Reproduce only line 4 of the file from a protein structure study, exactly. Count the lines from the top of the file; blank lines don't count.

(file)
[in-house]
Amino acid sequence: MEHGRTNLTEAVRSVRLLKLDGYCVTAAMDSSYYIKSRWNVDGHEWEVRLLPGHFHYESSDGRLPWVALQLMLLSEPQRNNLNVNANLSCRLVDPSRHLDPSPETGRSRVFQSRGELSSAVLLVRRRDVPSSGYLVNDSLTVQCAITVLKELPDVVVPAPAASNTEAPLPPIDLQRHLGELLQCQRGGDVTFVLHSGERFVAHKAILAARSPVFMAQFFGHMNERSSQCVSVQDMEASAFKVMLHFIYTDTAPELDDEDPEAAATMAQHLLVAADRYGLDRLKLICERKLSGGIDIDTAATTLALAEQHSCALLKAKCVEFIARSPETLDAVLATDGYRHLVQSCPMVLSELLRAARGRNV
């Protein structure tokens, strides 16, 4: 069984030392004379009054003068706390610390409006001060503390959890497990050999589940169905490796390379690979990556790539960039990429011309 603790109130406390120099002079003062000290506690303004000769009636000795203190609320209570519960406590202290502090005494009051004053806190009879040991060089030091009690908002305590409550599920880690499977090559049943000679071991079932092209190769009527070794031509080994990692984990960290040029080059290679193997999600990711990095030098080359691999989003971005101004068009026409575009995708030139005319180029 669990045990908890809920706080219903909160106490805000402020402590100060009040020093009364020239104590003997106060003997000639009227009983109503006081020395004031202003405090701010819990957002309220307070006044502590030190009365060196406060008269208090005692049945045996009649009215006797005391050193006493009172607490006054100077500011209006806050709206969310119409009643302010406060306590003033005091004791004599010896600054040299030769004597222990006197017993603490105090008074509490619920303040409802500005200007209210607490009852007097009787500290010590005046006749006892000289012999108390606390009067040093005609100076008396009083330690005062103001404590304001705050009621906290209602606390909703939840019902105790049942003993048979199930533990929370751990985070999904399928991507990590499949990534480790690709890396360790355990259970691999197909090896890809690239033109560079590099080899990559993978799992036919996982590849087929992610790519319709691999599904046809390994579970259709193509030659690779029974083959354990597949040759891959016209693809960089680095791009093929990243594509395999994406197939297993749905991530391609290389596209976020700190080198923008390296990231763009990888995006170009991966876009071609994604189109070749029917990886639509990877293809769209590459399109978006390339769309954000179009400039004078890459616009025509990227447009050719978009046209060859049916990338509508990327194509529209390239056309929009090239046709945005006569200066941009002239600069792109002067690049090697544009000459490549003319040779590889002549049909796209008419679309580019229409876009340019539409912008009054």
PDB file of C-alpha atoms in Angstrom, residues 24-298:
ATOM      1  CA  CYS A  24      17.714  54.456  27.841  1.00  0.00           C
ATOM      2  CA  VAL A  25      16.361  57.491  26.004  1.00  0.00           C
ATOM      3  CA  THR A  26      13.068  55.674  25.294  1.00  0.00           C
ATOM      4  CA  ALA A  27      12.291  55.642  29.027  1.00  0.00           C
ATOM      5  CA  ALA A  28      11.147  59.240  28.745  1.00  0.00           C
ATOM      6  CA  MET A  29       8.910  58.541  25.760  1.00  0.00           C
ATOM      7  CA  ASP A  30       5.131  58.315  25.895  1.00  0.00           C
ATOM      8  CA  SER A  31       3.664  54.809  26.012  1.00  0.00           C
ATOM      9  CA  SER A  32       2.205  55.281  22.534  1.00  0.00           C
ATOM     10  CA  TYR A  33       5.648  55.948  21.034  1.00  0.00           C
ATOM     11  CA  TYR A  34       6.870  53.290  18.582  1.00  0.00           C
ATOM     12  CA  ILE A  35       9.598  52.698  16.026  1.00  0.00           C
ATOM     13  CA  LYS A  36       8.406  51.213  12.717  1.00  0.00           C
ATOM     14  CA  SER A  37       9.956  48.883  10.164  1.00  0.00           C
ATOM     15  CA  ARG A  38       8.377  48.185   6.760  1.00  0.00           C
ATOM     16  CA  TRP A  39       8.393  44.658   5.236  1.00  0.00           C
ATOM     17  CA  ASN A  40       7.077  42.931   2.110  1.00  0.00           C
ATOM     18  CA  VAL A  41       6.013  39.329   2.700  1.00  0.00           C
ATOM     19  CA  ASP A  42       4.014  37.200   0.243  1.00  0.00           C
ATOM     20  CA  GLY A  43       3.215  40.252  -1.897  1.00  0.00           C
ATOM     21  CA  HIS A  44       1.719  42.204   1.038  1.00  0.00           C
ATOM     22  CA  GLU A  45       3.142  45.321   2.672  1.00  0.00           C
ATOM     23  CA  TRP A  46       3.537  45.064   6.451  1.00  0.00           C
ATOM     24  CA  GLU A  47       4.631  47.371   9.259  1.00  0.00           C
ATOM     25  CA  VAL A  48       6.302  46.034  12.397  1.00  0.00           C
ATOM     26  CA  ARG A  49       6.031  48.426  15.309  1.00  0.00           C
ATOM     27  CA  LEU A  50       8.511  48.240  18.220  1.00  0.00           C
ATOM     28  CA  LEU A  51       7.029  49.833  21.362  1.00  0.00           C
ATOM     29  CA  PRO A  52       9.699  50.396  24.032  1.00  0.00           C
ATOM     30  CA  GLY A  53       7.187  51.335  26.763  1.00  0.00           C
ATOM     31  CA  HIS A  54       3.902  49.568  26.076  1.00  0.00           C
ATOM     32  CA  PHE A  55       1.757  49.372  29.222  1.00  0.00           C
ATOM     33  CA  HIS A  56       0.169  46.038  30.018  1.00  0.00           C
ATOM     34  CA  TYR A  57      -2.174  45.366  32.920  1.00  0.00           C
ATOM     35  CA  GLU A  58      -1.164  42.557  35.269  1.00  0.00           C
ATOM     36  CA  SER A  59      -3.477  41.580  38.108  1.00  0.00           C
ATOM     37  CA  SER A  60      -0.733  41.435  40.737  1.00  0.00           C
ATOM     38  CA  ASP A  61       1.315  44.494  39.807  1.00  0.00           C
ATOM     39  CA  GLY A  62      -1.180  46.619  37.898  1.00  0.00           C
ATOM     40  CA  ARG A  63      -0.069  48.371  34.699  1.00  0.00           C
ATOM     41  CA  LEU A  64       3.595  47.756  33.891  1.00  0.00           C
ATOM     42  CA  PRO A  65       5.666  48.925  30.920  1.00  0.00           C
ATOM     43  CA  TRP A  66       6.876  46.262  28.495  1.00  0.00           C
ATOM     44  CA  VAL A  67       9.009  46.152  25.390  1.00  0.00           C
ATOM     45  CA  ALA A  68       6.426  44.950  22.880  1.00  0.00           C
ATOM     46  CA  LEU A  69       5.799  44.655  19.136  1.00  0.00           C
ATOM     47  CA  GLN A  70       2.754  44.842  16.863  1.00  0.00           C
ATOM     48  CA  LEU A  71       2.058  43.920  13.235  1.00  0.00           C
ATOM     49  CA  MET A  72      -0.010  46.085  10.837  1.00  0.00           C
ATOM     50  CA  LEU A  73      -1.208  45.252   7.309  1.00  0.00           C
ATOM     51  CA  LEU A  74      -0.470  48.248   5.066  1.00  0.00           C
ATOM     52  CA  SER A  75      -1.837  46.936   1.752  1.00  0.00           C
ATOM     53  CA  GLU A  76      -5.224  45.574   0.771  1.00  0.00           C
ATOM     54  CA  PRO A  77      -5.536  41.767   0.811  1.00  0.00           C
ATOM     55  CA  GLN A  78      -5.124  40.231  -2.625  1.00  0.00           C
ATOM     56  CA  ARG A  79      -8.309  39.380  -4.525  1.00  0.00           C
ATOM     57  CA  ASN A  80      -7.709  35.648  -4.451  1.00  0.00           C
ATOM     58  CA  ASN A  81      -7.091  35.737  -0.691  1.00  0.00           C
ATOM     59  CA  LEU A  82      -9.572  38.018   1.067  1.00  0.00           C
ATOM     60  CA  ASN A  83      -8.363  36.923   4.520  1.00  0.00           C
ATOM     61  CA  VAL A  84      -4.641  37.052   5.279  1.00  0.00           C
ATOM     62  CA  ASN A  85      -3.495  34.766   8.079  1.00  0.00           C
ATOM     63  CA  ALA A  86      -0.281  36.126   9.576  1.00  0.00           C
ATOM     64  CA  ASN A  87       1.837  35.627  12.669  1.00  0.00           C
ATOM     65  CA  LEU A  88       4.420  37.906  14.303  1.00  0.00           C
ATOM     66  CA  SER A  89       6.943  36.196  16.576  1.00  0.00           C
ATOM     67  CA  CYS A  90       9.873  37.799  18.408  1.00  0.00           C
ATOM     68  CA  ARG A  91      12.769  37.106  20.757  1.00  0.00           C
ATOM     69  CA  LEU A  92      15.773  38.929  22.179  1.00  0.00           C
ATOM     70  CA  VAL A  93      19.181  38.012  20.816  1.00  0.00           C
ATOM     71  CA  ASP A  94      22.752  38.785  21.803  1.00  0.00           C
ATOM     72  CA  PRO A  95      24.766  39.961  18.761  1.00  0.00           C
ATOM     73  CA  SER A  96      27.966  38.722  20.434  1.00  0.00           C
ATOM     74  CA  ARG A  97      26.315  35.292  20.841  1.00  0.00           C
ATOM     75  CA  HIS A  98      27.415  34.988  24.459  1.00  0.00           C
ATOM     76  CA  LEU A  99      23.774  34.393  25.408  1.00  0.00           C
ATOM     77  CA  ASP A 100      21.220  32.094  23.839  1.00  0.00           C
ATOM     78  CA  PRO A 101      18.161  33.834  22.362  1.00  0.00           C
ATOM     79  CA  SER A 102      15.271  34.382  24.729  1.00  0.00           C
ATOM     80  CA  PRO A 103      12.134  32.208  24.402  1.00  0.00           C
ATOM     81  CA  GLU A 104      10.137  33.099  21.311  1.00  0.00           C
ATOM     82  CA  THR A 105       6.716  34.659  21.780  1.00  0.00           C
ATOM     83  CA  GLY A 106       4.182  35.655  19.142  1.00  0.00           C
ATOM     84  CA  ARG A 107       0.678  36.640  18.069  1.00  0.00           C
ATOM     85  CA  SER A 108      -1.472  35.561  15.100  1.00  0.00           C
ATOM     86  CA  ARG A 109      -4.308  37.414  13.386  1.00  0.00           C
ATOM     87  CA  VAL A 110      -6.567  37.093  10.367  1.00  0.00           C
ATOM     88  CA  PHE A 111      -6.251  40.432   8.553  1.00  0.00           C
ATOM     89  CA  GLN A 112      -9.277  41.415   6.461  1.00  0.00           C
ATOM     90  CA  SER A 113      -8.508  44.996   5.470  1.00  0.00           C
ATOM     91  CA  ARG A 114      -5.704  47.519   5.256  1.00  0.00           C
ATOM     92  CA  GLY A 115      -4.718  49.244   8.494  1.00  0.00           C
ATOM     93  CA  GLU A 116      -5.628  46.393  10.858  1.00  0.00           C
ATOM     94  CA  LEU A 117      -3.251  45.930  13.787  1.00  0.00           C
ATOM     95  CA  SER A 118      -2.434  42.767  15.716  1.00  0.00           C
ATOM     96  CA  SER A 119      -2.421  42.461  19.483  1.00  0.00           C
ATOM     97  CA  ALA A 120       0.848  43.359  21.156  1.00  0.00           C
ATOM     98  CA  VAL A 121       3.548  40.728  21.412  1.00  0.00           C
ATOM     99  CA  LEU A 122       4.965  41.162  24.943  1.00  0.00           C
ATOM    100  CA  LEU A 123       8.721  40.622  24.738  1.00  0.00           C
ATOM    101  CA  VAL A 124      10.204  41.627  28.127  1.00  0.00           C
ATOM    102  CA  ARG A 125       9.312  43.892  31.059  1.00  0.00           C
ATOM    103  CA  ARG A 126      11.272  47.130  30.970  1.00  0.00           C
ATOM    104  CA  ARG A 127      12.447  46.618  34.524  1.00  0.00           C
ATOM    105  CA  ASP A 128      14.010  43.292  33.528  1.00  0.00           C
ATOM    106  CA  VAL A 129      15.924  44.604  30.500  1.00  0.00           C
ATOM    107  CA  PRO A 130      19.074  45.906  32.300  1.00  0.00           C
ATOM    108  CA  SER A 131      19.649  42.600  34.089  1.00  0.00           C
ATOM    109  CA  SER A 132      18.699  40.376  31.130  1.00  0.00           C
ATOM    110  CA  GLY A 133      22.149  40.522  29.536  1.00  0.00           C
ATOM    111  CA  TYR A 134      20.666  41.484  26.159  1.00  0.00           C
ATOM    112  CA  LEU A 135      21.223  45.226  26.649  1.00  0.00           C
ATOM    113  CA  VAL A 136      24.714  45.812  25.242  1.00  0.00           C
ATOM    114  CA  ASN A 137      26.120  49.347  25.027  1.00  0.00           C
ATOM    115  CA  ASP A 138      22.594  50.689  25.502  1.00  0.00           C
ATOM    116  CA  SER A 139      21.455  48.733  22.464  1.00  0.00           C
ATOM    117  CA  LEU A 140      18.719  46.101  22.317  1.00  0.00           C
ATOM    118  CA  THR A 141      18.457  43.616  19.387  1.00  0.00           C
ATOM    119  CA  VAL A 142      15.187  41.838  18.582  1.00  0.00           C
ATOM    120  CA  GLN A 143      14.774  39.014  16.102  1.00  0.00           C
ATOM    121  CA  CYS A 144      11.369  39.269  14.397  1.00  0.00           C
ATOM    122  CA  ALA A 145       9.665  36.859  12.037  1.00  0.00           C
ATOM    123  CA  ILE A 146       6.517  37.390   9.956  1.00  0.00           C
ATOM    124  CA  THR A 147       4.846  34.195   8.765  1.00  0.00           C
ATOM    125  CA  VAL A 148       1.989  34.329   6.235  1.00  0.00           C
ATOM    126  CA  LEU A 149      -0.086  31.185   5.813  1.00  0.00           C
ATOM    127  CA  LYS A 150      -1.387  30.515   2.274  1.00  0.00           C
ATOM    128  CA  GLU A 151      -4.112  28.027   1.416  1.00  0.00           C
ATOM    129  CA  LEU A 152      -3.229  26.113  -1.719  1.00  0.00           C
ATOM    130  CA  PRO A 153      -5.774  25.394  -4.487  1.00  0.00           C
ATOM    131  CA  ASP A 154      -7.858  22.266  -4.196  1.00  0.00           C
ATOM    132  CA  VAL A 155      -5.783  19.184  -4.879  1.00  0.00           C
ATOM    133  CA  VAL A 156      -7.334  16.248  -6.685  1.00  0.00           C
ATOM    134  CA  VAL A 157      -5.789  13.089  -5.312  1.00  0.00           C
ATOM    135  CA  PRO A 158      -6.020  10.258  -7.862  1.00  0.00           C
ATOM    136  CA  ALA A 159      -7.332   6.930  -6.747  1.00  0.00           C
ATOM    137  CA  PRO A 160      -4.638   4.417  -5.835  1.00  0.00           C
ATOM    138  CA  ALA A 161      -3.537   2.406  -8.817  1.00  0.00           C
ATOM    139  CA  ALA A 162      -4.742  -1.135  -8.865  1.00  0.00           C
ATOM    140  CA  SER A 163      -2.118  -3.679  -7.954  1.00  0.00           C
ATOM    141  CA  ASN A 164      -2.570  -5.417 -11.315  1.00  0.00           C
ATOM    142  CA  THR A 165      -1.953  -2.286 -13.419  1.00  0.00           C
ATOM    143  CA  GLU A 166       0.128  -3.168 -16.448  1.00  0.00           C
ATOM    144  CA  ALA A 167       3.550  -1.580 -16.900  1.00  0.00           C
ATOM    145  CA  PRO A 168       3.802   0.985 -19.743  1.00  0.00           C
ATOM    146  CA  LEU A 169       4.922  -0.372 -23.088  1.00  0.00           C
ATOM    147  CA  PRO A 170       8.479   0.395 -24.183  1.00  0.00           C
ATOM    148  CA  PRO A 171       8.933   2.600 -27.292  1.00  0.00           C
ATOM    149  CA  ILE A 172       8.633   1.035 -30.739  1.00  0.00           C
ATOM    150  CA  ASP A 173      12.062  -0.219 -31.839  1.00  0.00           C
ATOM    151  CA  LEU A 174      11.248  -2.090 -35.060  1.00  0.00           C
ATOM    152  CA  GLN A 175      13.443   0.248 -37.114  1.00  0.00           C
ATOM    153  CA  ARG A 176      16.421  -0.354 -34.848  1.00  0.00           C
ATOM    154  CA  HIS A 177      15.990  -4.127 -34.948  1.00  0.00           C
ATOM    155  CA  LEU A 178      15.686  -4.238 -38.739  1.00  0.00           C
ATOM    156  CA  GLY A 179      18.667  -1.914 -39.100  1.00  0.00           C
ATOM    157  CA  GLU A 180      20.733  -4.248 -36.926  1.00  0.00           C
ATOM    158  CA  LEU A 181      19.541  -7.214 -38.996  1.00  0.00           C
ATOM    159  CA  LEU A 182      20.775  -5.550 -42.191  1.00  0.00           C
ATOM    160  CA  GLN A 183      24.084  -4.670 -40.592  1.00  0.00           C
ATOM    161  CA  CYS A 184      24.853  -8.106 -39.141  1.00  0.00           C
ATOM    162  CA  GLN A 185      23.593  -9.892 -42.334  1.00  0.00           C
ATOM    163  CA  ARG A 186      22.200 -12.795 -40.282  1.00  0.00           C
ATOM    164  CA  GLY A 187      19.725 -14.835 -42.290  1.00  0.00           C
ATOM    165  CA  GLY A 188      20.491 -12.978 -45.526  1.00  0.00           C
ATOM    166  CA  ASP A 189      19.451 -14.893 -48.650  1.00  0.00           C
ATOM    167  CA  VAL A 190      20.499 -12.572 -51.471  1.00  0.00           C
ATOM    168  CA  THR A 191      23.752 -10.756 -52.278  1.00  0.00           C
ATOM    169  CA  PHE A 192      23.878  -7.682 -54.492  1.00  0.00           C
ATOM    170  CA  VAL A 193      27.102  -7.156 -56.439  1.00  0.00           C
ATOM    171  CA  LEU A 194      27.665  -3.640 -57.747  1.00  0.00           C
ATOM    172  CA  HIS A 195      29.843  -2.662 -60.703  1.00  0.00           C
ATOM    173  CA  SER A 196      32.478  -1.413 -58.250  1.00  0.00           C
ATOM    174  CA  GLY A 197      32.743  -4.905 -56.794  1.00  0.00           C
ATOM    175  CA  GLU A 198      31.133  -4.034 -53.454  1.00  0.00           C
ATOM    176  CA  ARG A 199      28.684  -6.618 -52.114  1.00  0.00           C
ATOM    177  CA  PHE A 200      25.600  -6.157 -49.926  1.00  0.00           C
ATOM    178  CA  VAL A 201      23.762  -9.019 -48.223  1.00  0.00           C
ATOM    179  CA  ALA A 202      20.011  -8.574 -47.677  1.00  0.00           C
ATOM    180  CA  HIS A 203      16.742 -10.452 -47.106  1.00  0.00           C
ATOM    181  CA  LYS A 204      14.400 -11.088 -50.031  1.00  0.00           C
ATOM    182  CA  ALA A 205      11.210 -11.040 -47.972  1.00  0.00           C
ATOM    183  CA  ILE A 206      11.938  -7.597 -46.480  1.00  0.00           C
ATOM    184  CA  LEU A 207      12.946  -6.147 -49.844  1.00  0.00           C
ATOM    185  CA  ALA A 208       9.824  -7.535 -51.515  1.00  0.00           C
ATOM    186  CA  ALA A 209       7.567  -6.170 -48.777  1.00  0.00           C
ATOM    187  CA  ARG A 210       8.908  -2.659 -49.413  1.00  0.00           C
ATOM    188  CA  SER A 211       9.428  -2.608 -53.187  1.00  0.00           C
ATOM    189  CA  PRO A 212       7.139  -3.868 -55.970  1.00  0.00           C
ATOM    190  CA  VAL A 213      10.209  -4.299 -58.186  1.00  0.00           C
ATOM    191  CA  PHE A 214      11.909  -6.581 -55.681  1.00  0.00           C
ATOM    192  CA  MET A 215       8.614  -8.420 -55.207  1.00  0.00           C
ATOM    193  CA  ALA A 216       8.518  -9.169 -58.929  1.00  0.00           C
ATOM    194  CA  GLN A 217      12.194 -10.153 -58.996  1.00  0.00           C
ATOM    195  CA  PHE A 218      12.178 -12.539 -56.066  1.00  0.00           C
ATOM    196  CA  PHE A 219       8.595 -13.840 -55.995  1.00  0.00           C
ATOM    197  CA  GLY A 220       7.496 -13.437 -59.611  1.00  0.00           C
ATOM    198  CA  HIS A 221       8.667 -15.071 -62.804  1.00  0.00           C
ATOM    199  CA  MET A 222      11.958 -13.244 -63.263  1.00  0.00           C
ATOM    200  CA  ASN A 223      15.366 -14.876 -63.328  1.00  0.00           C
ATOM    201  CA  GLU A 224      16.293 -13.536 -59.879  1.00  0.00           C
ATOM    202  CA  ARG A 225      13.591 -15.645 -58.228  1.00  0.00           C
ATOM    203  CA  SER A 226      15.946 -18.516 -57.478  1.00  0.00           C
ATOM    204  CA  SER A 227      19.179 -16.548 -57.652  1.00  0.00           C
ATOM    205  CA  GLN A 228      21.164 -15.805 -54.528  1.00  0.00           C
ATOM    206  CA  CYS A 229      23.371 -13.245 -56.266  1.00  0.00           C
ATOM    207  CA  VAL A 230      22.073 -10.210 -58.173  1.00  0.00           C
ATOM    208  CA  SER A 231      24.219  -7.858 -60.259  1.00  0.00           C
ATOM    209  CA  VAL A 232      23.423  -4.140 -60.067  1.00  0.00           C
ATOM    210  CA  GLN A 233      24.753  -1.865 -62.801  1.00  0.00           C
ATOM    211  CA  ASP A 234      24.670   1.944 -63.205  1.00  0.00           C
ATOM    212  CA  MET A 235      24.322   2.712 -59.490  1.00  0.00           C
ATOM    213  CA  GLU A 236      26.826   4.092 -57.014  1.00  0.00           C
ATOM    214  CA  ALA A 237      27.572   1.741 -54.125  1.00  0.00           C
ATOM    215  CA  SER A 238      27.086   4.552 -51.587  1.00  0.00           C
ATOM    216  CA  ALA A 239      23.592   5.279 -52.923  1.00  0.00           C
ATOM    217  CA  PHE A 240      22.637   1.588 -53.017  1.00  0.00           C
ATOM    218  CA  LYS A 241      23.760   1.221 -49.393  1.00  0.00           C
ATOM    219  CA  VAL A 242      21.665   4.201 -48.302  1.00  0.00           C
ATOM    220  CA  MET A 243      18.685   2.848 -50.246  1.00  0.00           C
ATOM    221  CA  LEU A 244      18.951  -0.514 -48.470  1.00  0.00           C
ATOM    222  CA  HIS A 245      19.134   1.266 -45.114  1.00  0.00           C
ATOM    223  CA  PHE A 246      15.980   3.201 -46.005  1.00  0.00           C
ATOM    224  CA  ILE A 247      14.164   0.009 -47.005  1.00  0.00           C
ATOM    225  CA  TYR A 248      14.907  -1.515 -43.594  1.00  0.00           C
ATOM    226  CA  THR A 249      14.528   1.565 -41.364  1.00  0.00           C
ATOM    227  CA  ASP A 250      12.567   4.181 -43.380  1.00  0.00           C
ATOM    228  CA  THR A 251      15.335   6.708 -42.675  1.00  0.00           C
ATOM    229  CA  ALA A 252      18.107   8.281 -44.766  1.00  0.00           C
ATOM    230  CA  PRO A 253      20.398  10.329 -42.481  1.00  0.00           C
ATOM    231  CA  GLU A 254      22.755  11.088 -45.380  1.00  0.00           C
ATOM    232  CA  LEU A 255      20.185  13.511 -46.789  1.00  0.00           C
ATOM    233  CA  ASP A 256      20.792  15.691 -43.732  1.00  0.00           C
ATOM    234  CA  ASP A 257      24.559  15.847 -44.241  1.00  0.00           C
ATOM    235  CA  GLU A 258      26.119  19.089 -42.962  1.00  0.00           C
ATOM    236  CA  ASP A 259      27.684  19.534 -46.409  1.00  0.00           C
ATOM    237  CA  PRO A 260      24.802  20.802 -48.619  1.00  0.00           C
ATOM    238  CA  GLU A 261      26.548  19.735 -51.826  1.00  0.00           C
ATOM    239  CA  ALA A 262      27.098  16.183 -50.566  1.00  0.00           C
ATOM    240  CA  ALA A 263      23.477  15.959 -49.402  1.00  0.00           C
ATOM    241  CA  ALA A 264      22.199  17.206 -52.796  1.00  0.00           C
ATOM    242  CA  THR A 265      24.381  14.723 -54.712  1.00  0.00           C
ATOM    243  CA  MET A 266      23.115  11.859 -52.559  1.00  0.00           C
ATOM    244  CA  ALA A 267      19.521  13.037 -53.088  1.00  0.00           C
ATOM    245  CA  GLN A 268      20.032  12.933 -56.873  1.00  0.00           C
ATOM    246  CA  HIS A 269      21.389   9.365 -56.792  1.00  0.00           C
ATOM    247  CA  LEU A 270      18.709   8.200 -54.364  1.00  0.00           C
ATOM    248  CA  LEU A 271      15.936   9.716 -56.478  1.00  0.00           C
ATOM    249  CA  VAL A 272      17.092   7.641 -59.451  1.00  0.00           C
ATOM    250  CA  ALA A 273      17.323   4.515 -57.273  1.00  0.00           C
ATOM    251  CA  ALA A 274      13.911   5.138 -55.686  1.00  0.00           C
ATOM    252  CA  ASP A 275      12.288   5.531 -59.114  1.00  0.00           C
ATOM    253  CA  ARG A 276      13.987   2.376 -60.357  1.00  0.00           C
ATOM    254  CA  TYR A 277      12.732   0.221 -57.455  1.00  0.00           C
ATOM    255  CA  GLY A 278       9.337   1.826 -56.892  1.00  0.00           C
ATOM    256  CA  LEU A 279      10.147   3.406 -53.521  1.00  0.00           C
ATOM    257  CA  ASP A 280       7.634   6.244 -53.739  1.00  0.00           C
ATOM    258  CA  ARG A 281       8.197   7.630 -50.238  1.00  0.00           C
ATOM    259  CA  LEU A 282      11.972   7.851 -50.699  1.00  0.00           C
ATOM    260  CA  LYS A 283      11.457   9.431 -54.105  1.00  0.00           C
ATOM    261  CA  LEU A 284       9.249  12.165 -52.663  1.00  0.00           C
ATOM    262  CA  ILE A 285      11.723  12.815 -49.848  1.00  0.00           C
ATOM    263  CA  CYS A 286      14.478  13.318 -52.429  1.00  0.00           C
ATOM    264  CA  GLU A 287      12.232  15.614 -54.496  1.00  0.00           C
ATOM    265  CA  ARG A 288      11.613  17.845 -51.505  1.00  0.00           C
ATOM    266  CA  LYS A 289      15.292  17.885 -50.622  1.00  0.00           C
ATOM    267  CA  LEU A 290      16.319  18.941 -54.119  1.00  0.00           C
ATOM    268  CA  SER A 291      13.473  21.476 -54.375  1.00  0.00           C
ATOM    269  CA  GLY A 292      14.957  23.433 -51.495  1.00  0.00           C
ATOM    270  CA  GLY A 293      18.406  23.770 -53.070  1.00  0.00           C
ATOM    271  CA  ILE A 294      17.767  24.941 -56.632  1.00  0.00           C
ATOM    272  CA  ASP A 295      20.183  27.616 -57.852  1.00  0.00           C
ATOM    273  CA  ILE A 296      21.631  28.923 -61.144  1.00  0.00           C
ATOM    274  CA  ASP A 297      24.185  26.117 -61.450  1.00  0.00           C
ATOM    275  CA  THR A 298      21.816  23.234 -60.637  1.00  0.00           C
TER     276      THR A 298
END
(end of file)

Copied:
PDB file of C-alpha atoms in Angstrom, residues 24-298: